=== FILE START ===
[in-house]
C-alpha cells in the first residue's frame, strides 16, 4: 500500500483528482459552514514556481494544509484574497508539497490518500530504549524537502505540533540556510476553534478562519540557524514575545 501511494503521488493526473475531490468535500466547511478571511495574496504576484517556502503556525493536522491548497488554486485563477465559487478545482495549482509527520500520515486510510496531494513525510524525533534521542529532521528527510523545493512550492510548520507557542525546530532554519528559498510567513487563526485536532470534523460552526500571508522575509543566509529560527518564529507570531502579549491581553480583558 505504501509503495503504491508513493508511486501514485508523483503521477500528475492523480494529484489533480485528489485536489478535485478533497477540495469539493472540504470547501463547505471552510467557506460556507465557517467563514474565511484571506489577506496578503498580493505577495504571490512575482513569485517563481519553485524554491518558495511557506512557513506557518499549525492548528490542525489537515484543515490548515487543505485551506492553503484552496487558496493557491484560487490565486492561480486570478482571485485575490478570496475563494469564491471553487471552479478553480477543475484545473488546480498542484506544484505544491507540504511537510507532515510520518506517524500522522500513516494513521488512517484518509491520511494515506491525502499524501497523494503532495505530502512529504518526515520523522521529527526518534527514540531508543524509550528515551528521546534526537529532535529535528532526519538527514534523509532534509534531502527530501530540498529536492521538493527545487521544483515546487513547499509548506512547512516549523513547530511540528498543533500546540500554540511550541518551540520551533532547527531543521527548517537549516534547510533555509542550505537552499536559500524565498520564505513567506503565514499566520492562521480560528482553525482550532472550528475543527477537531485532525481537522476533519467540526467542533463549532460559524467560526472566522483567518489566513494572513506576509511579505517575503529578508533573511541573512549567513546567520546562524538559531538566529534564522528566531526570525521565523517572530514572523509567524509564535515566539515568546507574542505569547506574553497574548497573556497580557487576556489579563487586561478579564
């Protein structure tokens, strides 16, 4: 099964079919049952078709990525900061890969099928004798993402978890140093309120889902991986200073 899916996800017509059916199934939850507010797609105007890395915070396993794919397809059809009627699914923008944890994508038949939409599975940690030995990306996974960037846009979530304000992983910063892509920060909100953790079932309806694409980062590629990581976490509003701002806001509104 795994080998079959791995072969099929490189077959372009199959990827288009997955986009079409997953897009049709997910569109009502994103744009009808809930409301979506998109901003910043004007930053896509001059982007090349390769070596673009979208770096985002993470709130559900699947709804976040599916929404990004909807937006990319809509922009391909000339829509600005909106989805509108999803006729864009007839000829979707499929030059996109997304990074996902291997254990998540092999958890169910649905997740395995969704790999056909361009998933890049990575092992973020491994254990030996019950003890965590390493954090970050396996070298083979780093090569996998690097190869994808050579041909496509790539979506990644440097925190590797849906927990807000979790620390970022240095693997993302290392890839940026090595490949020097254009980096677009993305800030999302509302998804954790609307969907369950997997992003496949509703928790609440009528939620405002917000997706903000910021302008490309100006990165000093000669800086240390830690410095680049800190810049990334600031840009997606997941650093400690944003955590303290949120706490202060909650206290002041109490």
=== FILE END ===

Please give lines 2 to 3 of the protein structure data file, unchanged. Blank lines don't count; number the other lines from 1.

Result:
C-alpha cells in the first residue's frame, strides 16, 4: 500500500483528482459552514514556481494544509484574497508539497490518500530504549524537502505540533540556510476553534478562519540557524514575545 501511494503521488493526473475531490468535500466547511478571511495574496504576484517556502503556525493536522491548497488554486485563477465559487478545482495549482509527520500520515486510510496531494513525510524525533534521542529532521528527510523545493512550492510548520507557542525546530532554519528559498510567513487563526485536532470534523460552526500571508522575509543566509529560527518564529507570531502579549491581553480583558 505504501509503495503504491508513493508511486501514485508523483503521477500528475492523480494529484489533480485528489485536489478535485478533497477540495469539493472540504470547501463547505471552510467557506460556507465557517467563514474565511484571506489577506496578503498580493505577495504571490512575482513569485517563481519553485524554491518558495511557506512557513506557518499549525492548528490542525489537515484543515490548515487543505485551506492553503484552496487558496493557491484560487490565486492561480486570478482571485485575490478570496475563494469564491471553487471552479478553480477543475484545473488546480498542484506544484505544491507540504511537510507532515510520518506517524500522522500513516494513521488512517484518509491520511494515506491525502499524501497523494503532495505530502512529504518526515520523522521529527526518534527514540531508543524509550528515551528521546534526537529532535529535528532526519538527514534523509532534509534531502527530501530540498529536492521538493527545487521544483515546487513547499509548506512547512516549523513547530511540528498543533500546540500554540511550541518551540520551533532547527531543521527548517537549516534547510533555509542550505537552499536559500524565498520564505513567506503565514499566520492562521480560528482553525482550532472550528475543527477537531485532525481537522476533519467540526467542533463549532460559524467560526472566522483567518489566513494572513506576509511579505517575503529578508533573511541573512549567513546567520546562524538559531538566529534564522528566531526570525521565523517572530514572523509567524509564535515566539515568546507574542505569547506574553497574548497573556497580557487576556489579563487586561478579564
């Protein structure tokens, strides 16, 4: 099964079919049952078709990525900061890969099928004798993402978890140093309120889902991986200073 899916996800017509059916199934939850507010797609105007890395915070396993794919397809059809009627699914923008944890994508038949939409599975940690030995990306996974960037846009979530304000992983910063892509920060909100953790079932309806694409980062590629990581976490509003701002806001509104 795994080998079959791995072969099929490189077959372009199959990827288009997955986009079409997953897009049709997910569109009502994103744009009808809930409301979506998109901003910043004007930053896509001059982007090349390769070596673009979208770096985002993470709130559900699947709804976040599916929404990004909807937006990319809509922009391909000339829509600005909106989805509108999803006729864009007839000829979707499929030059996109997304990074996902291997254990998540092999958890169910649905997740395995969704790999056909361009998933890049990575092992973020491994254990030996019950003890965590390493954090970050396996070298083979780093090569996998690097190869994808050579041909496509790539979506990644440097925190590797849906927990807000979790620390970022240095693997993302290392890839940026090595490949020097254009980096677009993305800030999302509302998804954790609307969907369950997997992003496949509703928790609440009528939620405002917000997706903000910021302008490309100006990165000093000669800086240390830690410095680049800190810049990334600031840009997606997941650093400690944003955590303290949120706490202060909650206290002041109490």